My TB gives the formulae for electric field and potential due to a dipole as:

$$|E| = \dfrac{k p}{r^3} \sqrt{1+ 3\cos^2θ}$$

$$|V| = \dfrac{k p}{r^2} \cosθ$$

Why are these expressions are not satisfying $E = \dfrac{-dV}{dr}$?

Edit: Is the following derivation correct?

Let a test charge be placed at origin and the dipole be at a distance x on the x-axis.

Equatorial field due to x component of dipole $E_x = \dfrac{2kp}{x^3} \cosθ$

Axial field due to y component of dipole $E_y = \dfrac{kp}{x^3} \sinθ$

If the particle is moved from origin to infinity (to the left) along x-axis, the potential drop will be only due to $E_x$:

$$|V| = \int^\infty_x E_x dx = \dfrac{kp \cosθ}{x^2} $$

And, $$|E| = \sqrt{E_x ^ 2 + E_y ^ 2} = \dfrac{k p}{x^3} \sqrt{1+ 3\cos^2θ}$$

  • $\begingroup$ Remember that $\mathbf E$ is a vector $(-dV/dx, -dV/dy)$ so $|E| = \sqrt{(-dV/dx)^2 + (-dV/dy)^2}$. It is not as simple as $|E| = d/dr(|V|)$. $\endgroup$ May 14 at 8:02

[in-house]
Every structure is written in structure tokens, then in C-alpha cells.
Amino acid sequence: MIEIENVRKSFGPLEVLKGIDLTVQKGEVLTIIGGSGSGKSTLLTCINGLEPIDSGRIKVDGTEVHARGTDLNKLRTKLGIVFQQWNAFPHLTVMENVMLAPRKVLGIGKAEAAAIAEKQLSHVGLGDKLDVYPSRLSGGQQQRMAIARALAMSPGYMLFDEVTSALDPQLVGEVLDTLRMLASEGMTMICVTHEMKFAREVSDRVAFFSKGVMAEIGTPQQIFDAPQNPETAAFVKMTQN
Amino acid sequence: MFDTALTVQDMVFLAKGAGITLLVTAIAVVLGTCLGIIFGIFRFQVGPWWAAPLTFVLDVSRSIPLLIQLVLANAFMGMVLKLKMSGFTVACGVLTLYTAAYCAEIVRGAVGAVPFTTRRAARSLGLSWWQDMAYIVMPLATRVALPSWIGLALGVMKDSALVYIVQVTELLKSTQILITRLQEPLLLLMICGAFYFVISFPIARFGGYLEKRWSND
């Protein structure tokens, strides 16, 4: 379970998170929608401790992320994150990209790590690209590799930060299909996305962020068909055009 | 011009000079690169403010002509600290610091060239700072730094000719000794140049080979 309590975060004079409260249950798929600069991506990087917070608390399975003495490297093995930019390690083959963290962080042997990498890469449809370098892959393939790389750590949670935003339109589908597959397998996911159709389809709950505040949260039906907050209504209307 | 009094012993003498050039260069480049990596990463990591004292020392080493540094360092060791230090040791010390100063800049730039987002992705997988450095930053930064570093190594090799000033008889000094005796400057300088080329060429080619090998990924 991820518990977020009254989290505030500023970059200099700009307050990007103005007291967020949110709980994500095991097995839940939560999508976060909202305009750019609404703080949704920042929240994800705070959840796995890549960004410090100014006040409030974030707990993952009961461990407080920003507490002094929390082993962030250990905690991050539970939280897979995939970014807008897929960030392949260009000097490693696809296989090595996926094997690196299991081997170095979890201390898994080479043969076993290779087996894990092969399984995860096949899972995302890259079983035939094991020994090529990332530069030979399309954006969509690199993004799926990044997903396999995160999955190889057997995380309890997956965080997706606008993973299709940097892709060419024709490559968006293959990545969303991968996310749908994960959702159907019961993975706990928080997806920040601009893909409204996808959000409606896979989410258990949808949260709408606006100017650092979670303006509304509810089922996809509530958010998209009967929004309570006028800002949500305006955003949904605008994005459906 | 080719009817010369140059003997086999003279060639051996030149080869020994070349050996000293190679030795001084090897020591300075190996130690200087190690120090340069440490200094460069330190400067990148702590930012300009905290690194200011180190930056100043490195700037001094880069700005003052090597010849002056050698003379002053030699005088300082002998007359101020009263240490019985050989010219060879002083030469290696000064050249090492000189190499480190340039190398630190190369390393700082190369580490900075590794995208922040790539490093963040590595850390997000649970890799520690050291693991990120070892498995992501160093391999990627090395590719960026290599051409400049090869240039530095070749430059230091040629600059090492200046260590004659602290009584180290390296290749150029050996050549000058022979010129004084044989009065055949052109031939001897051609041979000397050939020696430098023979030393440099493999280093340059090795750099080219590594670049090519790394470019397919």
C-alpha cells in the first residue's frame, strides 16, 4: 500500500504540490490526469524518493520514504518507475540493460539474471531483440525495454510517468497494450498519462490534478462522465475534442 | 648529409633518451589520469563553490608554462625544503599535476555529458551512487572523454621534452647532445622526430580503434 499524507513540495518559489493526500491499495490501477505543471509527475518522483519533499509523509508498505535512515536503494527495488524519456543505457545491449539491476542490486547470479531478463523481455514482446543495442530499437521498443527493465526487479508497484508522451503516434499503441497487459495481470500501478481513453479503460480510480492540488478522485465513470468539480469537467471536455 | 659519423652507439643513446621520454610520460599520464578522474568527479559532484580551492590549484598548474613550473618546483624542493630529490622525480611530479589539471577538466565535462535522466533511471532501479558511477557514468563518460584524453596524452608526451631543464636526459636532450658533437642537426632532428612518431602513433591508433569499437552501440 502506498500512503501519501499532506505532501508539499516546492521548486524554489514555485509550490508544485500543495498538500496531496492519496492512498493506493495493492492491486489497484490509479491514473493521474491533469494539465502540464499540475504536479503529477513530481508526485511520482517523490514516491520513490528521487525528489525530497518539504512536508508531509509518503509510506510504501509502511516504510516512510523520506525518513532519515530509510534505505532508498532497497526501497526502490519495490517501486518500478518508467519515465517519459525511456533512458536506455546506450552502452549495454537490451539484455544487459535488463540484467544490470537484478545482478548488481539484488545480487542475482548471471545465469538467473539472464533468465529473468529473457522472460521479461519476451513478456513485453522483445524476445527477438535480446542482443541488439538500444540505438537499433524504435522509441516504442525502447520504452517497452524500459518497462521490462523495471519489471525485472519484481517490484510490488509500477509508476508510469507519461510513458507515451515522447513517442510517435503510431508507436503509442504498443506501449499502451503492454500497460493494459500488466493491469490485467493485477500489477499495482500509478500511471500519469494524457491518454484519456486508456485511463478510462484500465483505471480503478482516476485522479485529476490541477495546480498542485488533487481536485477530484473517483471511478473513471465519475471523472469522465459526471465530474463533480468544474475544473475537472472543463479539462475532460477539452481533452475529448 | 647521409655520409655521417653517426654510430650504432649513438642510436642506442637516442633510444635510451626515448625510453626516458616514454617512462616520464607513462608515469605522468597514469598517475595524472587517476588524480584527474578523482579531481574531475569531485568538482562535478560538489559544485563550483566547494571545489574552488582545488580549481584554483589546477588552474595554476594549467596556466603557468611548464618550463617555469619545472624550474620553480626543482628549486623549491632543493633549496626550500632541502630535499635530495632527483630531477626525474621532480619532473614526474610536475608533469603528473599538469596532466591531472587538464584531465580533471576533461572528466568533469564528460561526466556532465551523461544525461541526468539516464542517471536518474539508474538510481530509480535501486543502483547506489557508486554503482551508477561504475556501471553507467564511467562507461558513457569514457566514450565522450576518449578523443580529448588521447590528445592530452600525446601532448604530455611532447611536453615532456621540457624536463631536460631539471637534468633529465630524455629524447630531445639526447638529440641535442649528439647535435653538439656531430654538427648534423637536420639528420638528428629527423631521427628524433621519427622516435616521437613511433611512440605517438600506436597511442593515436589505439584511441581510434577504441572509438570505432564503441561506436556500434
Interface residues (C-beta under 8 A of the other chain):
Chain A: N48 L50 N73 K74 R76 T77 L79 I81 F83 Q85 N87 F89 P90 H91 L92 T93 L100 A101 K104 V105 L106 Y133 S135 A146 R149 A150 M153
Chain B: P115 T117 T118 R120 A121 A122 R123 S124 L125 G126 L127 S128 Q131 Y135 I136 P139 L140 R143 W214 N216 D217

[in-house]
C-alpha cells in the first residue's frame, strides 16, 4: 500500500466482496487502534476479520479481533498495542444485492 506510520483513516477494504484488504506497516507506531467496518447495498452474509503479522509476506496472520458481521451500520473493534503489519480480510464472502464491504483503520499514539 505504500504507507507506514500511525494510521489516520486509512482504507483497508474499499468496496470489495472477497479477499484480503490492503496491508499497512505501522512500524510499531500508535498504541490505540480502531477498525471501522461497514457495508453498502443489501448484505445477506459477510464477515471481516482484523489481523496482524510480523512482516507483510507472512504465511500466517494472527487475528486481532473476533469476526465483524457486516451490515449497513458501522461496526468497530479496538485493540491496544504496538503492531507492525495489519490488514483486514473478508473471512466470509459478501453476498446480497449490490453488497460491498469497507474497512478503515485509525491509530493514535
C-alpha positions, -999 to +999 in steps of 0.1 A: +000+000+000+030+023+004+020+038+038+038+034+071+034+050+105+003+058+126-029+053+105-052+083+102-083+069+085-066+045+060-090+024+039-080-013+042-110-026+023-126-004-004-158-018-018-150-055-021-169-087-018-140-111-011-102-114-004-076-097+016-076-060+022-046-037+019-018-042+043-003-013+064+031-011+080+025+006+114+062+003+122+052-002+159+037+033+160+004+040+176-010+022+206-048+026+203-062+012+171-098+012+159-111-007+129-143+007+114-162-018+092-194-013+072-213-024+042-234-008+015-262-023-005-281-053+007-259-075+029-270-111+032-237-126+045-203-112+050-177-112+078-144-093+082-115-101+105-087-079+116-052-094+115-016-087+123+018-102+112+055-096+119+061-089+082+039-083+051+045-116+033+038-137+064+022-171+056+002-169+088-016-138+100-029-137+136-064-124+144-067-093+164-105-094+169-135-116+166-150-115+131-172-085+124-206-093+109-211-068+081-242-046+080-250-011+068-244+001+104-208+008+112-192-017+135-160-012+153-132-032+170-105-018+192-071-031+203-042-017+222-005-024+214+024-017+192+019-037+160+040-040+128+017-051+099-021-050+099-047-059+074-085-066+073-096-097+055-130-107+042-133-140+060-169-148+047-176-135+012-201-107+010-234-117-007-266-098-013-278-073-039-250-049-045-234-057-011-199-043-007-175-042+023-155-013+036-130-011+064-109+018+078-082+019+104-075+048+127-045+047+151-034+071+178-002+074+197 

• $\begingroup$ Exactly. The formula you are expecting to find is valid for a spherically symmetric field, which the dipole field is not! $\endgroup$
    – kricheli
    May 14 at 8:39

1 Answer 1


Remember that $\mathbf E$ is a vector to be calculated with the gradient operator $$\mathbf E=-\nabla V$$

If you want to do it in spherical coordinates ($r,\theta,\phi$), then you need to use the gradient operator in spherical coordinates. Doing this calculation with the given dipole potential $V=\frac{kp}{r^2}\cos\theta$, you will find that $\mathbf E$ has components in $r$ and $\theta$ direction (because $V$ depends on $r$ and $\theta$): $$\begin{align} E_r&=-\frac{\partial V}{\partial r}=\frac{2kp}{r^3}\cos\theta \\ E_\theta&=-\frac{1}{r}\frac{\partial V}{\partial \theta}=\frac{kp}{r^3}\sin\theta \end{align}$$

When you then calculate the magnitude of $\mathbf E$, you find $$|\mathbf E|=\sqrt{E_r^2+E_\theta^2} =\frac{kp}{r^3}\sqrt{1+3\cos^2\theta}$$ which is the formula from your textbook.

  • $\begingroup$ @Shub I thought your textbook would derive the dipole potential $V(r,\theta)$. You can find a derivation also here. $\endgroup$ May 14 at 10:42

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